So who cares if we lose a family or leave a male corpse on a street or in a park? Not checking their birth and letting them live is too dangerous; they must be weeded out like overgrowth. For that, we pay our police and health wardens well.  It says that here, the weeds part, in an article about Sanger, the American eugenics woman, who preached curbing reproduction, which needed regular monitoring.

If we don’t prune their numbers, the fight will soon be more uneven.  Even now, they can vote their way into change; but we can’t let that happen. We can’t let the educated ones have their say or they will unbalance the country. So let them all scuffle and fight; let the streets swallow those we miss.

But if they don’t do it fast enough, in enough numbers, we can raise a millennial army to get them off our land, out of our cities. We will root them out and stab them with our flag poles. We have done it before and we can do it again. And if one or two of our women, some of whom are suckers for chocolate, die in the process, we say Good Riddance. This is our country, and we are the power here.

We had it like we wanted for centuries, for years.  We used slavery, which we now call work although we never paid wages; segregation, which let us avoid them except when we brought them in to cook our food or clean our bathrooms or keep our children or give us a little fun and music when we wanted amusement; incarceration which gave us good, regular jobs and the chance to work out our frustrations by beating or scalding their bodies or getting a little backdoor fun. Now, they are threatening to take all that away from us, to deny us our greatness, and we won’t have it. We are sworn to have it good, even great, again. That is our mantra and our slogan: bringing back the greatness.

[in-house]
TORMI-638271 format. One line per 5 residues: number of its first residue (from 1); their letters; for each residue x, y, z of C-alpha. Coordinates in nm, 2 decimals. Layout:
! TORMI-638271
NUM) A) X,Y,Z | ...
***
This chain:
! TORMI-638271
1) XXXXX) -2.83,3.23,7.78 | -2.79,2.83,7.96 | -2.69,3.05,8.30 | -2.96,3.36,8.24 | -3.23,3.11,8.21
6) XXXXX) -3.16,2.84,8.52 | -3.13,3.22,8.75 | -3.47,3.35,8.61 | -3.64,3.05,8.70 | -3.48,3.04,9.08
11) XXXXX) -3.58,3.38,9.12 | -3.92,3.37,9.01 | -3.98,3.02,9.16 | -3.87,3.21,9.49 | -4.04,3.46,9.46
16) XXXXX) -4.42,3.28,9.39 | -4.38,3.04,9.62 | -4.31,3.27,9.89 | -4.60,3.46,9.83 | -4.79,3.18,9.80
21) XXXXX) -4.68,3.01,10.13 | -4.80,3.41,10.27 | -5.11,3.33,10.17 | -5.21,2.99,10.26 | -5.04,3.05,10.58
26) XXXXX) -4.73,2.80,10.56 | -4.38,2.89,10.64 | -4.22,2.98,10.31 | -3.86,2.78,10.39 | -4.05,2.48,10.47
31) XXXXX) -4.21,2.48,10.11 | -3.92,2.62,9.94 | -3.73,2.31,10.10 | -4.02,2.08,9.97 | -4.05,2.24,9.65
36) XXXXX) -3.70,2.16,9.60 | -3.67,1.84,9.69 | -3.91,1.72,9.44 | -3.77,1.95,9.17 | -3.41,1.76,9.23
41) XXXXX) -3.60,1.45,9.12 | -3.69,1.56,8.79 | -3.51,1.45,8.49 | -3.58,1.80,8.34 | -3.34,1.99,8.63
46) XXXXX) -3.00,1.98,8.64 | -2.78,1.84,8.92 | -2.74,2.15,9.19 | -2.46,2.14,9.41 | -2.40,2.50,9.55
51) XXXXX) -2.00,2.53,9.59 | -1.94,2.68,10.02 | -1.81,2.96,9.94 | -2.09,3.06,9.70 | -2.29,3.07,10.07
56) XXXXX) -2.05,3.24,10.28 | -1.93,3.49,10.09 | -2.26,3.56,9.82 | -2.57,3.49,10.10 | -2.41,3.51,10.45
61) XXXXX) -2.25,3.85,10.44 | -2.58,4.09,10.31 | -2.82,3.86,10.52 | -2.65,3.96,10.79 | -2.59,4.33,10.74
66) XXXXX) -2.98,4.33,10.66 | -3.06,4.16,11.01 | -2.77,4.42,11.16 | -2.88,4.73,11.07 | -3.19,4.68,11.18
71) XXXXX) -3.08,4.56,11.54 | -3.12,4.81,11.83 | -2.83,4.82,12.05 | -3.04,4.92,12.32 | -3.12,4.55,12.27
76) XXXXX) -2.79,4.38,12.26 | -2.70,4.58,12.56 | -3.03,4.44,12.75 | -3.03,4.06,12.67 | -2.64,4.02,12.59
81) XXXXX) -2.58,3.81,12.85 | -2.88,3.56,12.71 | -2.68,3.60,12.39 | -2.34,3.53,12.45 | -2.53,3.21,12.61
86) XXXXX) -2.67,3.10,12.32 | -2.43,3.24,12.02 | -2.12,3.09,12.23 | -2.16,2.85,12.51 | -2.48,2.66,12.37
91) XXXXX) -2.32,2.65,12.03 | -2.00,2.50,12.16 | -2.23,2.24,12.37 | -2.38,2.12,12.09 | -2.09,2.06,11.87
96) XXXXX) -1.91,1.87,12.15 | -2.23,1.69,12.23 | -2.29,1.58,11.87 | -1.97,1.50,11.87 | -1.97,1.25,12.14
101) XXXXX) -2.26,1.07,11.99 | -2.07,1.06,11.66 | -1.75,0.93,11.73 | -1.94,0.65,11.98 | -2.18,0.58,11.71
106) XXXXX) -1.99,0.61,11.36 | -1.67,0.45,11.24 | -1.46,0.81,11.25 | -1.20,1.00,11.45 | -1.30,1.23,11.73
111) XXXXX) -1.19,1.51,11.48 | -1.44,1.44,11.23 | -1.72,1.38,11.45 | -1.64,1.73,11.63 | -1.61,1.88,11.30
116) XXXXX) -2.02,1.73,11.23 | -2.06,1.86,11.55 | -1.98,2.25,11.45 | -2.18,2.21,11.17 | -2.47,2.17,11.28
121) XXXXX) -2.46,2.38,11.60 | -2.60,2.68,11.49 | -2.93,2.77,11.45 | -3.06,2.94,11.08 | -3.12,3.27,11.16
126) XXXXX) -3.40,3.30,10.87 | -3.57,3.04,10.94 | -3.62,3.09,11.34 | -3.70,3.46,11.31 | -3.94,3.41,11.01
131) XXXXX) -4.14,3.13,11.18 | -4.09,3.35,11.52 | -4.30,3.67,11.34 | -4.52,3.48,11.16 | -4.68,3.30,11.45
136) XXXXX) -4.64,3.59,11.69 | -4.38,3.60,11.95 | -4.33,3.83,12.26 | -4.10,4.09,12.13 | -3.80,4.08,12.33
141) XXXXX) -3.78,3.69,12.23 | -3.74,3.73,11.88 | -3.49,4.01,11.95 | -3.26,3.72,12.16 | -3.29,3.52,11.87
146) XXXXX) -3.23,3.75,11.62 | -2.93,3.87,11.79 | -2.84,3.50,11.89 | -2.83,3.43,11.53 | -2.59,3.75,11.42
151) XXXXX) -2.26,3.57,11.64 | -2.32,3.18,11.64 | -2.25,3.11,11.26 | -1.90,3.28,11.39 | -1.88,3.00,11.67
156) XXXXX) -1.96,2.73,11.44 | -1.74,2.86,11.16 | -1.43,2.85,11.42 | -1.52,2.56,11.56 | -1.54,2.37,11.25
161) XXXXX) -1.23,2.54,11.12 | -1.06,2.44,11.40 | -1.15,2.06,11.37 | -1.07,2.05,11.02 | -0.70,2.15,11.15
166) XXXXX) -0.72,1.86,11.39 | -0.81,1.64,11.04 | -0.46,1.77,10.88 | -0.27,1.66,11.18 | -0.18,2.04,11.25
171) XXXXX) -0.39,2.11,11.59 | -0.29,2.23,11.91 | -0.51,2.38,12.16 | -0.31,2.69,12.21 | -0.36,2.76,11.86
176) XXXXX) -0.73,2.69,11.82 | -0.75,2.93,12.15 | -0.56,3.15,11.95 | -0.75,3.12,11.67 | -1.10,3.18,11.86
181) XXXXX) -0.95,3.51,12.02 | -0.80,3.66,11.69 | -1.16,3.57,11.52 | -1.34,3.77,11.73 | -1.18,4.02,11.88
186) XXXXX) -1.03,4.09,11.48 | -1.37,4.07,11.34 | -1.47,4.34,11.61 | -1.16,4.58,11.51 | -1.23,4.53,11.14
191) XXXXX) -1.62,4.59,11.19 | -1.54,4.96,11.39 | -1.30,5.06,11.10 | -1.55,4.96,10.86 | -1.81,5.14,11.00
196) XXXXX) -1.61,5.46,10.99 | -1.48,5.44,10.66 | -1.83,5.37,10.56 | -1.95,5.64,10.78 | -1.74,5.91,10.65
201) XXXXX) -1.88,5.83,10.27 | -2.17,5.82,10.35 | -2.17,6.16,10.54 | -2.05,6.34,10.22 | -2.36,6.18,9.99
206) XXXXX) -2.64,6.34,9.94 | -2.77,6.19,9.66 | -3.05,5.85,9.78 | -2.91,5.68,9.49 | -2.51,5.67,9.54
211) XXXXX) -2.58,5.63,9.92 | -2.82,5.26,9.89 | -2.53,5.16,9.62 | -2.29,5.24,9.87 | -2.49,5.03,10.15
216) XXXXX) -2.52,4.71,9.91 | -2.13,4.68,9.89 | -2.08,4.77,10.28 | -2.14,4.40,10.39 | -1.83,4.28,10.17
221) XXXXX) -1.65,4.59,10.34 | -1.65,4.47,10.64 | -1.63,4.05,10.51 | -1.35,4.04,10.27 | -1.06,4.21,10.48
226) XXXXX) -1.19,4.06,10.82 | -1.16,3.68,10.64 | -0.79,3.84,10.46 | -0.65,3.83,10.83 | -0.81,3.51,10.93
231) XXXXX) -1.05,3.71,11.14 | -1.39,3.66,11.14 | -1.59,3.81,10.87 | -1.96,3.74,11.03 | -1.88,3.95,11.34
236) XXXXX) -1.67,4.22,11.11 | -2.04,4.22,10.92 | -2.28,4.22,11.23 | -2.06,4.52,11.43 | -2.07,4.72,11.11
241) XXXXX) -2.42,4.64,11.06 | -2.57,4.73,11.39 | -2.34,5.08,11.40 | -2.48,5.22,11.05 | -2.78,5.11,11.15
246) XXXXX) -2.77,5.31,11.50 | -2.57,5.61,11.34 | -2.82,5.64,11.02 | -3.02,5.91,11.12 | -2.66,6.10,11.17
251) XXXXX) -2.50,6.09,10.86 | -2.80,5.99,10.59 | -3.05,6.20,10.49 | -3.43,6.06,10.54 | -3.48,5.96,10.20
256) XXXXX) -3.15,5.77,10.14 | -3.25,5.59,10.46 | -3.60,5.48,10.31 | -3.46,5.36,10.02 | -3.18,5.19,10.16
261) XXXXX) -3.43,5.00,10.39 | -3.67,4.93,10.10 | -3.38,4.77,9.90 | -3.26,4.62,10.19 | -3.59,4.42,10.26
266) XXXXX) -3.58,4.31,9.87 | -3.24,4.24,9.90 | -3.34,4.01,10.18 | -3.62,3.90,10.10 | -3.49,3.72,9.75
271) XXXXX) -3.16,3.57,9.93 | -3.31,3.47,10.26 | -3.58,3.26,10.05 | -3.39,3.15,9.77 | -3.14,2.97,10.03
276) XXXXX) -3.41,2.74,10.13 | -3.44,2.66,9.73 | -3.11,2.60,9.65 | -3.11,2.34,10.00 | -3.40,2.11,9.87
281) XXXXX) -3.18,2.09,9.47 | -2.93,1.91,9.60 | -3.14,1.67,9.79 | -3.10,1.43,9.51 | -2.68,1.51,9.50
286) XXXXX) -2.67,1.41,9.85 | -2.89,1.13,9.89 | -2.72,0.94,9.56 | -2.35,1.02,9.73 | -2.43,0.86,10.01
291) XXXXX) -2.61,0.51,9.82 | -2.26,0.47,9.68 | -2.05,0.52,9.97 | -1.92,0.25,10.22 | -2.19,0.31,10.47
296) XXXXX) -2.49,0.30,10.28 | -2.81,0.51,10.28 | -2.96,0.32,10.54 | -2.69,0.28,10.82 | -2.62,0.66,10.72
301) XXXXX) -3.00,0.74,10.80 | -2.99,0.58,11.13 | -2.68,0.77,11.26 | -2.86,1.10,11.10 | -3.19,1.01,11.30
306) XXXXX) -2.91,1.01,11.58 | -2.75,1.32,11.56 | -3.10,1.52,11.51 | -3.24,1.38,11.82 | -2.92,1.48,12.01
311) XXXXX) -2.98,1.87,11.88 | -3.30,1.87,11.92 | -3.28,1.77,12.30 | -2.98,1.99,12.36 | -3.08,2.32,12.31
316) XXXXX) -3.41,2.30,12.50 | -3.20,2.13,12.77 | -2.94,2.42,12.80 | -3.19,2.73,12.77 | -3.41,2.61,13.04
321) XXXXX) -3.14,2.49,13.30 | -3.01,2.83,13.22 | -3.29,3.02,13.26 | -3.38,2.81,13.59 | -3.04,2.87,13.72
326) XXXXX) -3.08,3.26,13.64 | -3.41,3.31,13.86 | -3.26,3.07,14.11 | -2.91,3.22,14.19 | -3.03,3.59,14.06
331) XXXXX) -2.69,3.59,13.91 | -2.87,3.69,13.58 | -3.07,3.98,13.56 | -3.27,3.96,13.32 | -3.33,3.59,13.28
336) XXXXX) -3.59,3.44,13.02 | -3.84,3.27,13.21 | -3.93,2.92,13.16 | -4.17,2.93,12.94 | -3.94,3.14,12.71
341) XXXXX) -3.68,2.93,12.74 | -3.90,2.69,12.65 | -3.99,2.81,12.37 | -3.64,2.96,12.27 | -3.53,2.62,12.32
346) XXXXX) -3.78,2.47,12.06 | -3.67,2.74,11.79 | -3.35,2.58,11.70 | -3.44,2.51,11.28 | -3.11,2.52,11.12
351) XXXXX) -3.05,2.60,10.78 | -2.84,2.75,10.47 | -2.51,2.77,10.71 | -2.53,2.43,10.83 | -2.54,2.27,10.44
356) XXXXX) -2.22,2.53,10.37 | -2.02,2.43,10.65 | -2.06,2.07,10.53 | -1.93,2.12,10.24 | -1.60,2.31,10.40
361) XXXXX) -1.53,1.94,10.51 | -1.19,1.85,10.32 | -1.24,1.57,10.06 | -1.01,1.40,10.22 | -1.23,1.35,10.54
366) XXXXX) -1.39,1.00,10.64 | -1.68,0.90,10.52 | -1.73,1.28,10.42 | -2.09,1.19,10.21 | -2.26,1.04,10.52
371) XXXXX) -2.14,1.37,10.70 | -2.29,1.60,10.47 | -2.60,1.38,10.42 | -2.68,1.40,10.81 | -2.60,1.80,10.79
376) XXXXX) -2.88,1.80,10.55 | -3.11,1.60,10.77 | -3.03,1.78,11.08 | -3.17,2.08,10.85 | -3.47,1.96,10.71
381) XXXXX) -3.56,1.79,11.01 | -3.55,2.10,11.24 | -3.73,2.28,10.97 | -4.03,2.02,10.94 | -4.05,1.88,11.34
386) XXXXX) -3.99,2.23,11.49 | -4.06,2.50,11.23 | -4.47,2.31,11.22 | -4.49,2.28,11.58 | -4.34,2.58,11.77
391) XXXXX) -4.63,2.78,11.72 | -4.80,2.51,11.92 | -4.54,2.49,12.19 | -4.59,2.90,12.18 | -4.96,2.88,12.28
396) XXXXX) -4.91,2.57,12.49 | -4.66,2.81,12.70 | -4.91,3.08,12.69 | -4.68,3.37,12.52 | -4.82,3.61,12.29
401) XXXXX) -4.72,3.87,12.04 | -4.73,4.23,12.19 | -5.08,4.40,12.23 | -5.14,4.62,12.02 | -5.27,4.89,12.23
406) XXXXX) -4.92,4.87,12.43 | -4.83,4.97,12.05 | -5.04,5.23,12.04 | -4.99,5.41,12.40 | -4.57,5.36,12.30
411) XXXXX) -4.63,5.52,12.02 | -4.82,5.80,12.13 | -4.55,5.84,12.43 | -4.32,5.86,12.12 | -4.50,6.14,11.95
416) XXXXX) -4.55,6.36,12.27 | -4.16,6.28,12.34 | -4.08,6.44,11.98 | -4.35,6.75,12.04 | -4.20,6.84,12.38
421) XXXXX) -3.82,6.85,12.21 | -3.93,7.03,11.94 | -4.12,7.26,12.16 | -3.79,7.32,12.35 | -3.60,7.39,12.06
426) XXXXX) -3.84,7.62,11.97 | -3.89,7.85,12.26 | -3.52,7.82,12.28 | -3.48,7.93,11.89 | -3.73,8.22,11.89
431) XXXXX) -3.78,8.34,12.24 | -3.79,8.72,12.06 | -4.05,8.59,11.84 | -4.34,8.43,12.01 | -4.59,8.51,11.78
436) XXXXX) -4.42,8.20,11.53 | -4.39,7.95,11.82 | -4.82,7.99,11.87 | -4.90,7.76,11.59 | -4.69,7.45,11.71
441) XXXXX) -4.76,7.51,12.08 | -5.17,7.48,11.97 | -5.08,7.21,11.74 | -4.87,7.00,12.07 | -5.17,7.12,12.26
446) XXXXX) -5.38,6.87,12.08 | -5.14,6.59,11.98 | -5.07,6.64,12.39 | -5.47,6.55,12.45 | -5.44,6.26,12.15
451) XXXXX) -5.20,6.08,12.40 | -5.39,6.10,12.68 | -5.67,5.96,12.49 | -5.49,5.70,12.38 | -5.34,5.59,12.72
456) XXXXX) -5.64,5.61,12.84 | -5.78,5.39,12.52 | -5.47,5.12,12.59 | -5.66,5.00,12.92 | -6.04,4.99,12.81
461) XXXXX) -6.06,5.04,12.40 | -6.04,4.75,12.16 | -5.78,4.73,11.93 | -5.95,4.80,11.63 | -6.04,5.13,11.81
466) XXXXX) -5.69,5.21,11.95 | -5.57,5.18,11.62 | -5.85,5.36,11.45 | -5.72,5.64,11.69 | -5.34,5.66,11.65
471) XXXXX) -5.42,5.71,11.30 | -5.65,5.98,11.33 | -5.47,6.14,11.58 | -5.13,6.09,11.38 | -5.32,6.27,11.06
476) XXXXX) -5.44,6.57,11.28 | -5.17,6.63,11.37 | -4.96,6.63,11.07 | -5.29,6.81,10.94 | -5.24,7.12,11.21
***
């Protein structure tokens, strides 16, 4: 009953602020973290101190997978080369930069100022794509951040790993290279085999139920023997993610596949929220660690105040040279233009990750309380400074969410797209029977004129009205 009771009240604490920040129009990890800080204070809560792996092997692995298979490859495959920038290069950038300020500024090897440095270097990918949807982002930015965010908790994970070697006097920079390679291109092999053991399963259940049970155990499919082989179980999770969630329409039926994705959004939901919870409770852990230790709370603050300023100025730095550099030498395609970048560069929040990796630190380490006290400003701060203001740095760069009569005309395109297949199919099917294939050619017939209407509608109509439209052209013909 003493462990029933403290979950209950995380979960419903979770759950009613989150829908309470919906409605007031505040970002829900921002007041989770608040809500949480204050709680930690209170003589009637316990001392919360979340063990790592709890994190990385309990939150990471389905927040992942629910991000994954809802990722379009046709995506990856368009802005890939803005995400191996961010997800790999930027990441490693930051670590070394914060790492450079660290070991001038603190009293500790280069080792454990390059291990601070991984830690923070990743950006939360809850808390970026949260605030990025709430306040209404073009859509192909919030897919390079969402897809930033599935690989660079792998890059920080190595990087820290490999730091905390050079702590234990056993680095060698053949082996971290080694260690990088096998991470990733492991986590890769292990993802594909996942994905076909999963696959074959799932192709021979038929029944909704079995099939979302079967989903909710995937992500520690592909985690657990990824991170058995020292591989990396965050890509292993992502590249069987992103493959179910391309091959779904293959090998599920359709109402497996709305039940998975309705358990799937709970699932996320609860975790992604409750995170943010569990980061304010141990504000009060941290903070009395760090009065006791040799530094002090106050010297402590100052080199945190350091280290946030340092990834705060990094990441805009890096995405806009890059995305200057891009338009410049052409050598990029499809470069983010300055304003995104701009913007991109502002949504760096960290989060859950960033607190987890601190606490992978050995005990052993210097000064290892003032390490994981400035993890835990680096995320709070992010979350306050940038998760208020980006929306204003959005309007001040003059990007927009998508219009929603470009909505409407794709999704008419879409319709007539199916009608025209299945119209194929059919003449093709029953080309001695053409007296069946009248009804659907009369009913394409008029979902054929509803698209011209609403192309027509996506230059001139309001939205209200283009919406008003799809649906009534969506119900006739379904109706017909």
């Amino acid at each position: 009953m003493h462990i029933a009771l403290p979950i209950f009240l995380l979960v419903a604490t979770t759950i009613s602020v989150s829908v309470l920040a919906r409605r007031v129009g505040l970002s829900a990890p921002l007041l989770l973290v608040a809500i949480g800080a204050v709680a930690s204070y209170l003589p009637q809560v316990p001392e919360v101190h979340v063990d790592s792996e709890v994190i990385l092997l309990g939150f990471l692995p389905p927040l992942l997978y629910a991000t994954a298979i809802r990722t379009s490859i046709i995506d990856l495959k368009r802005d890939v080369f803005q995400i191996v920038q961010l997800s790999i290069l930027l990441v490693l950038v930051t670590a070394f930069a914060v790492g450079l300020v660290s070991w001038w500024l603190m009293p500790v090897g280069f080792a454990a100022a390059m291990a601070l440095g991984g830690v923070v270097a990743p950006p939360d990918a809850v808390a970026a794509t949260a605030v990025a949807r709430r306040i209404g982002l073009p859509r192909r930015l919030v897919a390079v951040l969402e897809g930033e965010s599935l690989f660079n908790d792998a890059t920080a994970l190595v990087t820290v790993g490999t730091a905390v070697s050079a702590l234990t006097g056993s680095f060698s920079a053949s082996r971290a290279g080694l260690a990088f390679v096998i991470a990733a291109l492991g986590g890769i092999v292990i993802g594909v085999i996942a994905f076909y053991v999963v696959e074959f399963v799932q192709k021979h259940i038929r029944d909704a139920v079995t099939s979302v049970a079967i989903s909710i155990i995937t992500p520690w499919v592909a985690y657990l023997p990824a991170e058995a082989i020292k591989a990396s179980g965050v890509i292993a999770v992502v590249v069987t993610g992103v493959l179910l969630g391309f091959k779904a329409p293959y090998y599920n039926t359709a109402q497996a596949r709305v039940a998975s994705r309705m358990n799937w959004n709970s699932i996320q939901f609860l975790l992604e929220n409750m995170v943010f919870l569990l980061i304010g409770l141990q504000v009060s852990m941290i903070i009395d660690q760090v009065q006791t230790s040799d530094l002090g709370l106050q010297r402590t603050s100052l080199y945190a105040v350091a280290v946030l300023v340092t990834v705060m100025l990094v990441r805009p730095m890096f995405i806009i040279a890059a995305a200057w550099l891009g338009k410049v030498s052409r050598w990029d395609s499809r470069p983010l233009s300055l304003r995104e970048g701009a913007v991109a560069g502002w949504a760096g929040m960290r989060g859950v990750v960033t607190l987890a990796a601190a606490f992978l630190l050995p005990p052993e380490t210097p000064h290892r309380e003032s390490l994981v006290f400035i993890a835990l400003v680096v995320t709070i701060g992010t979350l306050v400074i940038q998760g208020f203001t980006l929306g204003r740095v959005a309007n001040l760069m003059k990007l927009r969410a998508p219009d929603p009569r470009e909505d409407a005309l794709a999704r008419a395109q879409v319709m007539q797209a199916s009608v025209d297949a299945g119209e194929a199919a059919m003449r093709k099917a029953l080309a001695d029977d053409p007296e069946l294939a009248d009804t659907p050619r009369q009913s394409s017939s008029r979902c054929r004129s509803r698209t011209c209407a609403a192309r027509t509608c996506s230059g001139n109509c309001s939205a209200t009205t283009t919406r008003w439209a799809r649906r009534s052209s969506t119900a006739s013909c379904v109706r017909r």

No more good educations for them.  They have the audacity to have politicians, judges, lawyers, teachers and accountants, executives and professors, even a president. We will cut off their chances and other parts of their anatomy, like we did in the great old days when Judge Lynch was justice and jury.

We will build a tall wall so only our favored crew, only the ones who look like us and sing our songs, raise our flags, worship at our altars, praise and pledge allegiance to our old-time symbols and icons will thrive; the days of engineered success are here again. Everyone else, pack fast and get all your things. There is no coming back. We are done with you, and your kind, all you immigrant hordes, black, brown, yellow, Muslim, Jewish, and the over-reaching hybrids, all of you are history. You watch and see.

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Barbara Lewis
Barbara Lewis, Ph.D., heads the Trotter Institute for the Study of Black History and Culture at UMass Boston, and is tenured in the Department of English. As a cultural historian, she has published on lynching in drama, the minstrel stage, and the black arts movement. For over fifteen years, she wrote theater, film, and performance reviews and covered the arts scene in New York. Dr. Lewis has taught at City College, Lehman, New York University, and chaired the Department of Theatre at the University of Kentucky.